Not all uniforms are the same

The style of the uniform will certainly reflect the traditions of your home country, and designing the clothing will also be a means of distinguishing it from other disciplines. Japanese martial arts such as judo and karate cause their participants to wear a gi, a shirt attached by a belt; There are literally hundreds of different types of Chinese martial arts: those in the north have long sleeves, while those in the south have short sleeves. The correct uniformity is determined by the child's school.


There are various emblems that can be embroidered or attached to a uniform, and these patches are also determined by the child's school. Some emblems are centuries old and are associated with the martial arts style itself, while some represent the individual school. Emblems are what sets one school apart from one another during competitions, and is therefore something that can be used with pride. Emblems are as important to the uniform as the fabric itself and must be treated with the same respect.

Watch out for the uniform

Do not wear torn, poorly fitting or dirty uniforms as it would be disrespectful. The uniform should be washed and pressed if necessary after each use and never thrown to the floor either at school or at home.

Judo Gi / Judo Uniform

There are many myths in martial arts, but the two that I hear most mentioned in almost every martial arts school I know are (1) that martial arts originated in Shaolin Monastery in China and (2) how the belt classification system originated. I have talked in other articles about how historians have shown that martial arts did not originate in Shaolin Monastery, so here I will talk about the original origins of the belt classification system.

The most common version of the myth I hear is that martial arts originally only had one belt and it was white (sometimes they say it was a white rope). As the student practiced over the years, his belt darkened and darkened due to absorption of sweat, blood and dirt. The myth says that if you saw someone with a belt that had turned black, you knew he was an expert. While this may be romantic, it is completely false.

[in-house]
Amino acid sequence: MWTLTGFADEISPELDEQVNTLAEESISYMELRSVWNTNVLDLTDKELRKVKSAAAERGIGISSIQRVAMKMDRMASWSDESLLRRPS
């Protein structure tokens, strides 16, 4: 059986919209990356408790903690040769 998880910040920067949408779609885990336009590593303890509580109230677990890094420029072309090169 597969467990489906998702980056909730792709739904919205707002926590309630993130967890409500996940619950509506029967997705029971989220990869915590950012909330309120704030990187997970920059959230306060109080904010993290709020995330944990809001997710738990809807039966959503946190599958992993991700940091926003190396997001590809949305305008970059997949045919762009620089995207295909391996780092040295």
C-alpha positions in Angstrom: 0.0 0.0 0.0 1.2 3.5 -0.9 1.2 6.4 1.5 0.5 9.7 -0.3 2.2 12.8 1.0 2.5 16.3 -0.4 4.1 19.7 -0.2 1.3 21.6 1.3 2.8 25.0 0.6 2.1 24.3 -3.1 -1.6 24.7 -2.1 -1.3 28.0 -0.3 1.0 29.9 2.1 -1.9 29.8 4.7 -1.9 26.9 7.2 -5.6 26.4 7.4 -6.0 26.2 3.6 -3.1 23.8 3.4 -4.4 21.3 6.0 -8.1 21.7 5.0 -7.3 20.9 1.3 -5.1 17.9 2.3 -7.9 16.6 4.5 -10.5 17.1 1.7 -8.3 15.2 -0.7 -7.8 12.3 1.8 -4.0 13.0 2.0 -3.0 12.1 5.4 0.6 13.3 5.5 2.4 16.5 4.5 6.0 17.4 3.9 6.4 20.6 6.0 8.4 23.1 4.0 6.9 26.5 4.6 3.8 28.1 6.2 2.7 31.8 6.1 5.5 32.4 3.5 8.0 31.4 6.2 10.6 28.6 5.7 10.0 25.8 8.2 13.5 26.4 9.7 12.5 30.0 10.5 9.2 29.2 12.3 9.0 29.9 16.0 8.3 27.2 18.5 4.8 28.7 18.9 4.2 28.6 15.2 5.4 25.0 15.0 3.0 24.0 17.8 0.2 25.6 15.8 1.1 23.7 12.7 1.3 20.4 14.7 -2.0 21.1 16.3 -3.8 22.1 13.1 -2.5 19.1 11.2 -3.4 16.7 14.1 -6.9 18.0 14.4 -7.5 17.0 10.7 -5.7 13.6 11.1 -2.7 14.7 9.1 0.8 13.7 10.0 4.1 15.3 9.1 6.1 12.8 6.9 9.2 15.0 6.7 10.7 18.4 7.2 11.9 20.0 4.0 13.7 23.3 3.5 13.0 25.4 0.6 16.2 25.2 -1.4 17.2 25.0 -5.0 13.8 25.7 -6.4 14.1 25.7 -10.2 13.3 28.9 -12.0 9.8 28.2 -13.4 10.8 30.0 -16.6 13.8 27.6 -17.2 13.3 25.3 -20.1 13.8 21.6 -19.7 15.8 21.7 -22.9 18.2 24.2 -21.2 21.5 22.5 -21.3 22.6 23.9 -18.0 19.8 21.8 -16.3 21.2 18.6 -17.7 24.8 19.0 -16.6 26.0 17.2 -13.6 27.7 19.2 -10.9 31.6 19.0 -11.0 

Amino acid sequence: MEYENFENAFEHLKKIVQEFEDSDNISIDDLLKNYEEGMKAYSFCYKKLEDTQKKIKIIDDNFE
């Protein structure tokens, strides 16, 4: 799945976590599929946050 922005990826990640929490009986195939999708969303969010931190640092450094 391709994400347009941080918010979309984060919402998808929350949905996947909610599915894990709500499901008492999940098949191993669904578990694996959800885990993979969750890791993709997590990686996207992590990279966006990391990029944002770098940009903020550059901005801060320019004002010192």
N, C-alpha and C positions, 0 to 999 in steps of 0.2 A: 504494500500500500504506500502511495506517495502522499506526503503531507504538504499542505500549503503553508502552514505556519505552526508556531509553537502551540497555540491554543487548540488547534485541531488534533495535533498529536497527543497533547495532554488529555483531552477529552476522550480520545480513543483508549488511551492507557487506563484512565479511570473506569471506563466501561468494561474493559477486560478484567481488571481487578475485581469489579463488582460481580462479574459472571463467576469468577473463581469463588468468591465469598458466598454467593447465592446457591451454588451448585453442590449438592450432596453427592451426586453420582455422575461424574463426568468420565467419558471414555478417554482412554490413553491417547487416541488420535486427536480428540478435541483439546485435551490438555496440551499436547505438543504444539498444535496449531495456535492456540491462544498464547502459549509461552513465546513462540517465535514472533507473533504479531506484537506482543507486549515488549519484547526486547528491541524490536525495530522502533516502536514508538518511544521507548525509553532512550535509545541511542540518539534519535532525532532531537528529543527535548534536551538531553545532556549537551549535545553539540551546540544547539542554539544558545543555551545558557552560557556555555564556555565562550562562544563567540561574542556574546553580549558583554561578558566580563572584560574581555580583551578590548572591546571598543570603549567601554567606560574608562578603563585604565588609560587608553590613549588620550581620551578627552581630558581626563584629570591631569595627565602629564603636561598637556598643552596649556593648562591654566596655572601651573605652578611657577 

In fact, there are three different components that make up our modern classification structure, and we must analyze each of them to fully understand our history. The three components of our classification structure are the use of colored belts, the classification structure that symbolizes the straps and the concept of "broken black belt". Each of these has a separate story that is associated with the others.

The use of colored belts comes from Japan and was originally a way of organizing competitors for tournaments. The Japanese take the competitions very seriously and there is no shortage of things to compete in, such as swimming, flower arrangements, diving, running, painting, sculpture, dancing, singing, serving tea, etc. In organized tournaments, there were two different levels of competition: beginner and expert. Either you were an expert competitor with a local, regional or national classification, or you were a beginner trying to become an expert.

For example, if he were to hold a swimming competition, perhaps hundreds of competitors would appear dressed in their traditional kimonos and would need a quick way to know in which division each person competed. The organizers ’response was that someone competing in the specialized department should wear a black obi (a thick traditional fabric belt worn around the kimono) and a beginner should wear a white obi. This way of marking competitors gained popularity and more and more organizations decided to adopt it, but they didn't always use obi, sometimes they used headbands or headbands. It is from this practice that we get the white belt for beginners and the black belt for the expert practitioner.

The classification system also comes from Japan and is called the "Dan System" (pronounced "Don" and means "level"). In some competitions it was enough to have separate people in departments for beginners and skilled people, but for more complex and popular games they needed a way to classify people within those departments and the most complex and popular game of all was " Go ".